Risk from climate change is determined by the hazards associated with a changing and extreme climate and also the vulnerability of people, communities and assets to hazards.
Risk is social construct as, our culture, our social environment and our understanding and mental processes all combine to personally define what is risky. Emotions (or lack of them), can drive judgements and decisions making, sometimes amplifying risk or reducing risk perception.
Due to the lack of heightened emotions, long-term risks and their assessment can get lost in the everyday concerns of our current priorities and issues. Whereas fear, distress and panic can occur when faced with immediate events outside our control, that have or could have significant impacts of our life, our quality of life and our assets.
Climate change literature uses both the vulnerability and resilience concepts to frame adaptation. The vulnerability framework is made up of impacts, which itself, made up of people's exposure and sensitivity to hazards, in conjunction with the adaptive capacity of people and organisations to address the potential impacts. (see figure below)
Resilience is the ability of a system to anticipate, absorb, accommodate or recovery from the effects of a potentially hazardous event in a timely and efficient manner including through ensuring the preservation, restoration or improvement of its basic structures and functions.
While the vulnerability approach to risk governance is very much focused on agency – actors as either individuals, institution or organisations, the resilience approach provide a complementary systemic view of risk governance. It considers “multi-interacting agents and their relationships in and with complex social, ecological and geophysical systems”.
Risk comprises of known and unknown hazards that, because of our circumstances, can have impact and consequences on our lives, our mental state, the environment and our assets.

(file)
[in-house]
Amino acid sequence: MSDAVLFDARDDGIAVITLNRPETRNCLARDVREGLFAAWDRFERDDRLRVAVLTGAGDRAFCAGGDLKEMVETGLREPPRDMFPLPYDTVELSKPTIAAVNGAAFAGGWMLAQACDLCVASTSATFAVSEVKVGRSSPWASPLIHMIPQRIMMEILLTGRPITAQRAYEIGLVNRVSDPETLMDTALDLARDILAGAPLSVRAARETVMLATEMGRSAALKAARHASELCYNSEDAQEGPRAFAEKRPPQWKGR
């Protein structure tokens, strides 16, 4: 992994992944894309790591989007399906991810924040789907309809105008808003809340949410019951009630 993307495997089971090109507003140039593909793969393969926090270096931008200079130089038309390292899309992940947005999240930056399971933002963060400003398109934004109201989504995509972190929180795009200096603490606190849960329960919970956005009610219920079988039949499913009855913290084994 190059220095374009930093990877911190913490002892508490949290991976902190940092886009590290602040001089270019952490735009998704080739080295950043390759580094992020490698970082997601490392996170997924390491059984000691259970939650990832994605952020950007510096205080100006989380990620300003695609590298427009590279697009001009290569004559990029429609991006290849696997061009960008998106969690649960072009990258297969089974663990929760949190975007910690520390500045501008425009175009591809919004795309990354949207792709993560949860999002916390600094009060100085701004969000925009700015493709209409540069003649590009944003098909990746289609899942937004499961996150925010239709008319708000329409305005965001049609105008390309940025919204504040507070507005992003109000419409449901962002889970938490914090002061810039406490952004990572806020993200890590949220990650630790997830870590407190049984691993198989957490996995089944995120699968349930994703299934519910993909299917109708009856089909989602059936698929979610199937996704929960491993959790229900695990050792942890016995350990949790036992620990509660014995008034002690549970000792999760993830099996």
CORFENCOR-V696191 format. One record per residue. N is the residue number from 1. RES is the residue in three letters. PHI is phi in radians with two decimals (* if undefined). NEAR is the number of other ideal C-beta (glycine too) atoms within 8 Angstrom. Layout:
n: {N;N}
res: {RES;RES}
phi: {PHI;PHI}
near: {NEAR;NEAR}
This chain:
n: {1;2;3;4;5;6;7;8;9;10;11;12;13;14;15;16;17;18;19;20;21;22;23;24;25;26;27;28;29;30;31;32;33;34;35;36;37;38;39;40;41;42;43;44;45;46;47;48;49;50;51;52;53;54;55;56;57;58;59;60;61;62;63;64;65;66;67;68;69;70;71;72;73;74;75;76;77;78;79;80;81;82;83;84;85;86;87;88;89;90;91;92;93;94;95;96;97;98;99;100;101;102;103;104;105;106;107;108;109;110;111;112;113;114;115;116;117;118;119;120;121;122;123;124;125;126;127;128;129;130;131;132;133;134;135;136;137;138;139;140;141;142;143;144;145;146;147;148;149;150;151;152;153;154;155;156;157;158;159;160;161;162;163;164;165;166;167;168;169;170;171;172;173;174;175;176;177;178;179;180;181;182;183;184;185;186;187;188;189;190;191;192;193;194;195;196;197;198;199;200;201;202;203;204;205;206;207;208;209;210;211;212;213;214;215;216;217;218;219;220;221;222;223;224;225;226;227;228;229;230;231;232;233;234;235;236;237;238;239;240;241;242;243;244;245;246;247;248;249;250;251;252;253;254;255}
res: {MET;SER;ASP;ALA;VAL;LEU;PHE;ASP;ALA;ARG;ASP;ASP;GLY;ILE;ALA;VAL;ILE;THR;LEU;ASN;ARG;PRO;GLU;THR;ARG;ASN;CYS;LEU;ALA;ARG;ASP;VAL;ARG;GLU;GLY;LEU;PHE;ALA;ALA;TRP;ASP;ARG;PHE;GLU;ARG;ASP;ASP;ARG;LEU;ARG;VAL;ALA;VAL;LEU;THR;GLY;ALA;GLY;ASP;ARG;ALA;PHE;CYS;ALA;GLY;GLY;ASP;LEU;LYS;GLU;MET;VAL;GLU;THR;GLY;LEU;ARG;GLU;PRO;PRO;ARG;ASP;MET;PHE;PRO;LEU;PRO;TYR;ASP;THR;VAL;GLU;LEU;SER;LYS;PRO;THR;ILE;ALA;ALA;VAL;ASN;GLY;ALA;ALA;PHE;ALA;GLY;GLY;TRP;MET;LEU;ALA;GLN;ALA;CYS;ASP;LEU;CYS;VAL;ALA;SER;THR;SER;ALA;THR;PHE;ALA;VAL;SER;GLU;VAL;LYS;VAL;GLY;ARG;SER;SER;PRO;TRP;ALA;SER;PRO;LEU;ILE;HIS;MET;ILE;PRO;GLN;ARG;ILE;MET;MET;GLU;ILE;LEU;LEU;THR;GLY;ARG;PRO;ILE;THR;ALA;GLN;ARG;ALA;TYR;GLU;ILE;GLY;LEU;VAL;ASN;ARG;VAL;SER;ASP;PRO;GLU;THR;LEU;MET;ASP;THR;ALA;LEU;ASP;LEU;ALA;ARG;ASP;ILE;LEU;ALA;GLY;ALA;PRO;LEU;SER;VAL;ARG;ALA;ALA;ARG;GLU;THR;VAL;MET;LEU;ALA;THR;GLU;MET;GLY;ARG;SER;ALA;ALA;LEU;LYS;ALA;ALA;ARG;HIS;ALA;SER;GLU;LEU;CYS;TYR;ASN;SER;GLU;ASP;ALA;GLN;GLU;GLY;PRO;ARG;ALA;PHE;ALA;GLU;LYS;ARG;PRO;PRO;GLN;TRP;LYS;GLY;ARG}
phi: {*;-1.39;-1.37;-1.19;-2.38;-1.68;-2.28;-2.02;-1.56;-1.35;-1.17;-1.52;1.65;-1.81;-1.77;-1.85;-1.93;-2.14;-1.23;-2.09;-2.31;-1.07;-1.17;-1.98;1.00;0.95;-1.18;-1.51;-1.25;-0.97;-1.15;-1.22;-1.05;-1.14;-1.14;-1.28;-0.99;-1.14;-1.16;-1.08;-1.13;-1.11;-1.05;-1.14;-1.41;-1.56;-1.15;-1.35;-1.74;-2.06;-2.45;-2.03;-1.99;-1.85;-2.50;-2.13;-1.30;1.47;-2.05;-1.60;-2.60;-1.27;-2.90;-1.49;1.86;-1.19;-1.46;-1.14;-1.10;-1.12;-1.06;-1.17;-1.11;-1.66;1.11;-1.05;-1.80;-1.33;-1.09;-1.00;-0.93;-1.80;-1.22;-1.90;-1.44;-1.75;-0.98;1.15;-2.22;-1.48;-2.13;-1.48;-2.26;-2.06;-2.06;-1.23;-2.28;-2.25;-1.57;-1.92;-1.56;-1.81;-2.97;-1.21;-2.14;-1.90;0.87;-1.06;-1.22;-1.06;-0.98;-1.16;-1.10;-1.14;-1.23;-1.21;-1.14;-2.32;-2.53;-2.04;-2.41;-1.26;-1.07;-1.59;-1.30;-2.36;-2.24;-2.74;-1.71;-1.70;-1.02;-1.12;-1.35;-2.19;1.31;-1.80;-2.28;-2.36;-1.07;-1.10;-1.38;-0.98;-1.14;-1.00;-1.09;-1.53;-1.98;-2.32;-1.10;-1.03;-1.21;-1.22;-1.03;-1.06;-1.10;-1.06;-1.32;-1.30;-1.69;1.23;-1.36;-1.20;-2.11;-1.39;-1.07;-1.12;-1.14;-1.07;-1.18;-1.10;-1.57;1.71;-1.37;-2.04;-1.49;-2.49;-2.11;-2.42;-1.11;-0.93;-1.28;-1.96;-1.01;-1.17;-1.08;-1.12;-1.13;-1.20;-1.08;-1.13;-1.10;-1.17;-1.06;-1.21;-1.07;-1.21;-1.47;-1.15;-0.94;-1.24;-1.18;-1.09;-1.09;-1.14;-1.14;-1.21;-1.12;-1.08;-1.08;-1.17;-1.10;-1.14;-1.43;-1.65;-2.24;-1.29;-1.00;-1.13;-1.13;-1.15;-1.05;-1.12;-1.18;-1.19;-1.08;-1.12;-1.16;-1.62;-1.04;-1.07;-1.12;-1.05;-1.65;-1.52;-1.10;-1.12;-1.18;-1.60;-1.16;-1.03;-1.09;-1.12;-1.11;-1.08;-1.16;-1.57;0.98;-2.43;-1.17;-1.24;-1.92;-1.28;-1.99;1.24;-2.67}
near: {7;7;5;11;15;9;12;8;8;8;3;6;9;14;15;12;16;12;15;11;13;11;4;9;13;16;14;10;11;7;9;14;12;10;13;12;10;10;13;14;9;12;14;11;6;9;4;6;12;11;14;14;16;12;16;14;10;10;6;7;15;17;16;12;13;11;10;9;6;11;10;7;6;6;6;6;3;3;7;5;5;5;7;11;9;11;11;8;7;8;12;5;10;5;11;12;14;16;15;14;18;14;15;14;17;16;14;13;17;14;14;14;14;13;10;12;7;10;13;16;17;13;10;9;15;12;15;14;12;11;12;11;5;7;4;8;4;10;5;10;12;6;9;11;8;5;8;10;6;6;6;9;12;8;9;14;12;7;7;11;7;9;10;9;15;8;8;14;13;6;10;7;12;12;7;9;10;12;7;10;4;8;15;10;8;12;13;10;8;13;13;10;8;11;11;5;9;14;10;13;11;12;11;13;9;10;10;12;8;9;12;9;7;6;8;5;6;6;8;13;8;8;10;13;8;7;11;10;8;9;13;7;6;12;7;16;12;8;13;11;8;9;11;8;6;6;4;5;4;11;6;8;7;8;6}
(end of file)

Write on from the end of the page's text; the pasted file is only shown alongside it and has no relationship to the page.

Factors of risk
Risk is constructed from a hazard, the exposure to an hazardous event and the vulnerability of people, environment and assets
Climate change risk can be expressed as Vulnerability.
Vulnerability is the degree to which we, others, our assets or the environment are adversely affected by a event. "the propensity or predisposition to be adversely affected" (SREX p32)
Vulnerability results from current conditions. It develops as an almost innate response to our historical and the prevailing cultural, social, environmental, political and economic environments that affect our ability to cope or adapt.
The degree of vulnerability is also affected by communication - our ability to understand and process the information given. Vulnerability is also affected by the capacity we have to cope with the impacts from events.
Exposure and vulnerability increase with successive occurrences of events, especially if they occur within the period it would normally take to cope with the preceding events, or occur in the time period that impacts from early events are still felt. e.g. the continued stress and anxiety felt in the months and years as further earthquakes are felt.
Extreme events can precipitate or amplify exposure and vulnerability to other future events. E.g., Extreme drought in forests heightens the risk of fire due to dry fuel stocks from dead understorey.
Vulnerability can be understood by from its component parts (see the figure)
Vulnerability = f (Exposure, Sensitivity, Adaptive Capacity)
Exposure and sensitivity determine impacts, while adaptive capacity determines the ability to plan and respond.
Exposure is the presence (location) of people, livelihoods, environmental services and resources, infrastructure or economic, social or cultural assets in places that can be adversely affected by physical events and which, thereby, are subject to future harm, loss or damage (SREX, p32)